A few sketches from today’s Supreme Court arguments in Snyder v. Phelps. Fred W. Phelps and his Westboro Baptist Church, whose members are primarily family, have a practice of picketing the funerals of dead soldiers with signs reading “Thank God for Dead Soldiers,” “Fag Troops” and “God Hates You”. The father of one of those fallen soldiers, Lance Cpl Matthew Snyder, sued the church in court and won, but the judgement was overturned on appeal. The lawyer representing the bereaved father – Sean Summers, pictured below and above – began his argument : “We’re talking about a funeral. Mr. Snyder simply wanted to bury his son in a private, dignified manner”
On the other side, with the bigots, is the 1st Amendment freedom of speech. Numerous news organizations and First Amendment organizations filed briefs supporting the Kansas church. Arguing the free speech side was the daughter of the church’s pastor, Margie Phelps, pictured below.
After the argument Ms. Phelps predicted her side would win. “They’re going to uphold the law of the land that you may express a contrary view in a public forum without being sued.”
Dahlia Lithwick sums it up best here.
“The First Amendment does not protect you from criticism or even nasty phone calls” said Justice Scalia in questioning a lawyer representing Referendum 71 petition-signers who want to remain anonymous.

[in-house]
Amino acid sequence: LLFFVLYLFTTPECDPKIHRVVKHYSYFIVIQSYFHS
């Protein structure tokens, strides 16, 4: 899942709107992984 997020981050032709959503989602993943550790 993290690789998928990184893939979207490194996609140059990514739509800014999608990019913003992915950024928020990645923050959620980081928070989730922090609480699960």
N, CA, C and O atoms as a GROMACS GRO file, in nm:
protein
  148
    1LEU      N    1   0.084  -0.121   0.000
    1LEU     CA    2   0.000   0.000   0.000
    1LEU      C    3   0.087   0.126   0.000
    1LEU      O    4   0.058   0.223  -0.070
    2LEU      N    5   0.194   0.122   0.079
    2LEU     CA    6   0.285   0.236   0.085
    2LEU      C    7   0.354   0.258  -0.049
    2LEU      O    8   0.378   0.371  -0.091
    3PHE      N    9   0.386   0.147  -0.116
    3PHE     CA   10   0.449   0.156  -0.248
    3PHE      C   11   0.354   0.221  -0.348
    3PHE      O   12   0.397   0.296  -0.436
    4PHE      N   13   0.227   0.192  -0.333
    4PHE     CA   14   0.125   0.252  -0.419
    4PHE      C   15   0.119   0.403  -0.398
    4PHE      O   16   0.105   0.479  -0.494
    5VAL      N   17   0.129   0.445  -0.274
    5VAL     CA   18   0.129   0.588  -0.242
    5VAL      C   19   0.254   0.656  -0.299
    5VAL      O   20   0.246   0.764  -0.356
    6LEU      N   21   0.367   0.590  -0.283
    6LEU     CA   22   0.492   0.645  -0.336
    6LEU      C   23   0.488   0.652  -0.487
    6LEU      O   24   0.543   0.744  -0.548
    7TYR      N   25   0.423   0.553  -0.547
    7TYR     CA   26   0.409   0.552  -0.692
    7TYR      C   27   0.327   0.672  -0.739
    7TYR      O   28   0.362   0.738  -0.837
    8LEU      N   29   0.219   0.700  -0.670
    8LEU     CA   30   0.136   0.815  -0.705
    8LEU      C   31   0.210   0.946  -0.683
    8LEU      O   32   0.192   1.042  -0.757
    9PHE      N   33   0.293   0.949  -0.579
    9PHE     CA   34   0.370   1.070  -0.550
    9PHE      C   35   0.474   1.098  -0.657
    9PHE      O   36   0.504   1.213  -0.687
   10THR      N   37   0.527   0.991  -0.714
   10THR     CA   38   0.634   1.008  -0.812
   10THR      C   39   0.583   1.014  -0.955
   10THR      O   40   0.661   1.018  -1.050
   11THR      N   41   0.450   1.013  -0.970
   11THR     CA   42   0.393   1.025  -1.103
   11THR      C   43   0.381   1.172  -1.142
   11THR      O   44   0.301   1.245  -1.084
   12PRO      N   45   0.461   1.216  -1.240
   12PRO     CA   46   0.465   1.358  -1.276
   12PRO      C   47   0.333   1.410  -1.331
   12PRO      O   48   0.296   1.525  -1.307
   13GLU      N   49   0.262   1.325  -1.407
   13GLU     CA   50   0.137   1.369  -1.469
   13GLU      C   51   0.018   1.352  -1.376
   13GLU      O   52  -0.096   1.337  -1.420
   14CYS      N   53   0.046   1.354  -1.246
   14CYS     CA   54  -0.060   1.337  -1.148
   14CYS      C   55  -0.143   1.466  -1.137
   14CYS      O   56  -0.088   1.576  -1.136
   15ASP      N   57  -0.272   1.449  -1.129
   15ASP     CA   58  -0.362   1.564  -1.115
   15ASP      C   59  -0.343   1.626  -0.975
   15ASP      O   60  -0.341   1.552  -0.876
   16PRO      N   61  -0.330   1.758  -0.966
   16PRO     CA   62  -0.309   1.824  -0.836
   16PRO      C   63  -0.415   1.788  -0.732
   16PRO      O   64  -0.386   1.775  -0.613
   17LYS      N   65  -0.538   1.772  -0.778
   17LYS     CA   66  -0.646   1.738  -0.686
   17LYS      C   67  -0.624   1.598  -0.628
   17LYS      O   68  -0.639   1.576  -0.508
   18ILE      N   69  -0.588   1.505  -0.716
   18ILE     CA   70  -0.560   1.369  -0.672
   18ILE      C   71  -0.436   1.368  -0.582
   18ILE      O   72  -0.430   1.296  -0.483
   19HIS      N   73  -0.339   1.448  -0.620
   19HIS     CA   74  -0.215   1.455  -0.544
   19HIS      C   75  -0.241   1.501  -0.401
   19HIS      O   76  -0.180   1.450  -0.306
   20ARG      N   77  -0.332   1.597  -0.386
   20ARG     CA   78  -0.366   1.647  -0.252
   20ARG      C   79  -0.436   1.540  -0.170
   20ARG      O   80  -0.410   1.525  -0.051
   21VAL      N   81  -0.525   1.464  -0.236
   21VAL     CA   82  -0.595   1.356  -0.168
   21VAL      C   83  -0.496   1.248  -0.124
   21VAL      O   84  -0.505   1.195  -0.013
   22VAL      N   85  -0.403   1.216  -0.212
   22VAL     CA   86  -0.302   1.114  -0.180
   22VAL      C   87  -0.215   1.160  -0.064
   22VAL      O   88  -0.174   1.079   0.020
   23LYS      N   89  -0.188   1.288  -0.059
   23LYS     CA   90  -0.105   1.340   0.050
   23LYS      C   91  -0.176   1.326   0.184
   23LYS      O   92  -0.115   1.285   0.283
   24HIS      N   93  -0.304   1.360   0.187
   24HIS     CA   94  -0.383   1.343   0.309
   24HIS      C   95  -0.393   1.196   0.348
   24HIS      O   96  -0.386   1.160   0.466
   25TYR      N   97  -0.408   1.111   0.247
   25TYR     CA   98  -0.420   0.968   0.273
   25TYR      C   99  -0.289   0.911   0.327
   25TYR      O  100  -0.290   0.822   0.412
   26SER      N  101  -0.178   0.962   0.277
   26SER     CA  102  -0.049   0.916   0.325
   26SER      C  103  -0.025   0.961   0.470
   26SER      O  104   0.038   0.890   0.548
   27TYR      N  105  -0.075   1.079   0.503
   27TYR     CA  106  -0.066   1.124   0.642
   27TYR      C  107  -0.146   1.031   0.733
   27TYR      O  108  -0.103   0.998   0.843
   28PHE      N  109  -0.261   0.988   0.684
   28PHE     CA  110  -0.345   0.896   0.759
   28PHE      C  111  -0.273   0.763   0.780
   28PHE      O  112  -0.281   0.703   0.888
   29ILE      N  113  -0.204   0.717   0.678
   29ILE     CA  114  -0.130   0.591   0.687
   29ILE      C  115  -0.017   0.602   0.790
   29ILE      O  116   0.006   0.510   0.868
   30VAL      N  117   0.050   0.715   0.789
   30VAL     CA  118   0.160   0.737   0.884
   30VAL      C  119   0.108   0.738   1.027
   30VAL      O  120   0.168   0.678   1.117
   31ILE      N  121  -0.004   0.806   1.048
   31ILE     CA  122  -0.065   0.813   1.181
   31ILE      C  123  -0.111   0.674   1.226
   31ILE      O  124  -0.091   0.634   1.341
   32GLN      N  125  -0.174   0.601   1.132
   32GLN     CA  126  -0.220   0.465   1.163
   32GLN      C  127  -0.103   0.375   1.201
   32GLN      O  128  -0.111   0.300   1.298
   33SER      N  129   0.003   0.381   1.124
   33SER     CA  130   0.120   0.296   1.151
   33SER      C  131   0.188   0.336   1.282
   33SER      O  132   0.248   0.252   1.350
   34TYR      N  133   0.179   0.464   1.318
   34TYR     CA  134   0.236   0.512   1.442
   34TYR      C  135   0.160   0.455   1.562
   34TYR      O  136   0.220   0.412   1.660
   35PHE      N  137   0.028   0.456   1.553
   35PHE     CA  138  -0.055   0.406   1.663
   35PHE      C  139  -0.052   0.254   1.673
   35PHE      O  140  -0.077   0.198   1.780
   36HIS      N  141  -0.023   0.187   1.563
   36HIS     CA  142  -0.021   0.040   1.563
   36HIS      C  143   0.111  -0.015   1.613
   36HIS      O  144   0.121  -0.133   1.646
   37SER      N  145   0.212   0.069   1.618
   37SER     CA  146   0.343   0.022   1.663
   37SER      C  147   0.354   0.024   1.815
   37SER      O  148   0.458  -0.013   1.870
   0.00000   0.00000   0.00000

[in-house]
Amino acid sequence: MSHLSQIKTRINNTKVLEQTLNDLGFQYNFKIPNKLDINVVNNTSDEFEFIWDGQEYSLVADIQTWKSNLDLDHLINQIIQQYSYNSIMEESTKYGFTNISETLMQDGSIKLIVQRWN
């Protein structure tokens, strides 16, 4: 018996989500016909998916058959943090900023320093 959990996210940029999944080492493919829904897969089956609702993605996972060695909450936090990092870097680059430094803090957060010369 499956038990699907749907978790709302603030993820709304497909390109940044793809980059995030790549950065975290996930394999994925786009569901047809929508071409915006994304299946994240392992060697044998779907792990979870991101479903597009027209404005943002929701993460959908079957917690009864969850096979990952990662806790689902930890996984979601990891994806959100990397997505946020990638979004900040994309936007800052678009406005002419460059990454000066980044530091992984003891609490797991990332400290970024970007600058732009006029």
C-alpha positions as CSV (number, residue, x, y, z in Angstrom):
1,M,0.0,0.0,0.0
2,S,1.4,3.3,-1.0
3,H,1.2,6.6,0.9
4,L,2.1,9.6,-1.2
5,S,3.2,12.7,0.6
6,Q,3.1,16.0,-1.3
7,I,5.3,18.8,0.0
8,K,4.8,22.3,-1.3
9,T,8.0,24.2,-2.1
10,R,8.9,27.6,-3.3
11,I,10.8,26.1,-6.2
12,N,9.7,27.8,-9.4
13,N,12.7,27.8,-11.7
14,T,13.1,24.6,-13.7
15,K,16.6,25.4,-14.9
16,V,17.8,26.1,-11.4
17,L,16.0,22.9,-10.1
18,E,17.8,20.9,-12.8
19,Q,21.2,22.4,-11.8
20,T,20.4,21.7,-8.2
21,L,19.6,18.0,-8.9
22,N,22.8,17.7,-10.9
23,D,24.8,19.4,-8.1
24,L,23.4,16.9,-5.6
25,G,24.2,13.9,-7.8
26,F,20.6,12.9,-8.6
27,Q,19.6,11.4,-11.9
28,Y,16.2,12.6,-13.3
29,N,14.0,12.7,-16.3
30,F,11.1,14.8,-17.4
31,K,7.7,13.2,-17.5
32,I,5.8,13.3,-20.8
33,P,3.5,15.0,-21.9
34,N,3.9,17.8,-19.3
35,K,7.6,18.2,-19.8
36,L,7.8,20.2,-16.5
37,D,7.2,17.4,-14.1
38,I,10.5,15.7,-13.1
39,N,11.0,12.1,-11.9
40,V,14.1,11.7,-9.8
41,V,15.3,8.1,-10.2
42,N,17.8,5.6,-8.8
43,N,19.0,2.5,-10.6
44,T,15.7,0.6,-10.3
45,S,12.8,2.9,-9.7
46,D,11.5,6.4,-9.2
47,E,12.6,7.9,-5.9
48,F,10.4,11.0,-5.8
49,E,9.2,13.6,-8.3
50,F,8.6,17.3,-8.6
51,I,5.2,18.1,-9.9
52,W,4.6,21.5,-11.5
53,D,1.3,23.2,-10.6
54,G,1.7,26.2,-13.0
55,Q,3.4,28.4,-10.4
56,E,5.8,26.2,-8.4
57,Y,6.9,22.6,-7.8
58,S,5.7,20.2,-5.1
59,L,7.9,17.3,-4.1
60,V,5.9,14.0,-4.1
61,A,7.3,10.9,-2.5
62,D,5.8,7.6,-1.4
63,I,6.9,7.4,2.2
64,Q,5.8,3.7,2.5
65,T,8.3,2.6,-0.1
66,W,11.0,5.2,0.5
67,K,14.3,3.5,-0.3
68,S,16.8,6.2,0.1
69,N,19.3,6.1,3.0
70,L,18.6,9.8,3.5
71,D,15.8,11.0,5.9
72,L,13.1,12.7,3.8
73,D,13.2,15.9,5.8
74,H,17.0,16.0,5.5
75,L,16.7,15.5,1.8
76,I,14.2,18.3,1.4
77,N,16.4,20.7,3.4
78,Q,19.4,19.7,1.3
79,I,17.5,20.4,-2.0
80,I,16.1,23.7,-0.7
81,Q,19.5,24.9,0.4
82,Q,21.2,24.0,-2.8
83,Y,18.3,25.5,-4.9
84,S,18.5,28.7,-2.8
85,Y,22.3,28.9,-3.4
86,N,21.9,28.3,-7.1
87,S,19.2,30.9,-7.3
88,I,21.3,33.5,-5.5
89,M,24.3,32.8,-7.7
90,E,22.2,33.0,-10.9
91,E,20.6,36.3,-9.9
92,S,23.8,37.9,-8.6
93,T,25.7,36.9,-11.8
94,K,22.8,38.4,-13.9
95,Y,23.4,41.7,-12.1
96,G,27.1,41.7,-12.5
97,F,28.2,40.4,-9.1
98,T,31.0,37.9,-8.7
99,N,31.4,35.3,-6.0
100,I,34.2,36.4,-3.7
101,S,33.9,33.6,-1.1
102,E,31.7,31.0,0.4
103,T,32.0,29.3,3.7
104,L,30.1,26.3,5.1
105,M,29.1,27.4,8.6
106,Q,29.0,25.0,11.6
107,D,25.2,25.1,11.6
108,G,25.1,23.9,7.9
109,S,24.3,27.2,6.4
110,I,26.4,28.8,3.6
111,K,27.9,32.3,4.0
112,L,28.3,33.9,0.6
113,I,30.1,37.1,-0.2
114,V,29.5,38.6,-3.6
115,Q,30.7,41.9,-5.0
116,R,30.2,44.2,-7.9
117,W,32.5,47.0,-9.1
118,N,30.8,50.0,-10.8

The attorney for the petitioners, James Bopp, Jr. argued that signing the referendum petition, which seeks to repeal Washington’s “everything but marriage” domestic partners rights law, is an exercise of free speech protected by the First Amendment. “No person should suffer harassment from participating in our political process,” Bopp said.
Washington state’s position is that signing a referendum petition is a legislative act. “The petitions for a referendum or an initiative are telling the government to do something” argued Washington’s Attorney General Robert McKenna.
The case is Doe #1 v. Reed.
Georgetown law professor David D. Cole tried to persuade the Justices that his client, the Humanitarian Law Project, was only engaged in benign, nonviolent activities when it assisted the PKK, a Kurdish separatist group on the U.S. list of terrorist organizations. A 1996 law makes it a crime to provide “material support” to such groups.
Cole argued that the kind of speech activities, such as legal assistance, that the Humanitarian Law Project wants to do should be protected by the 1st Amendment.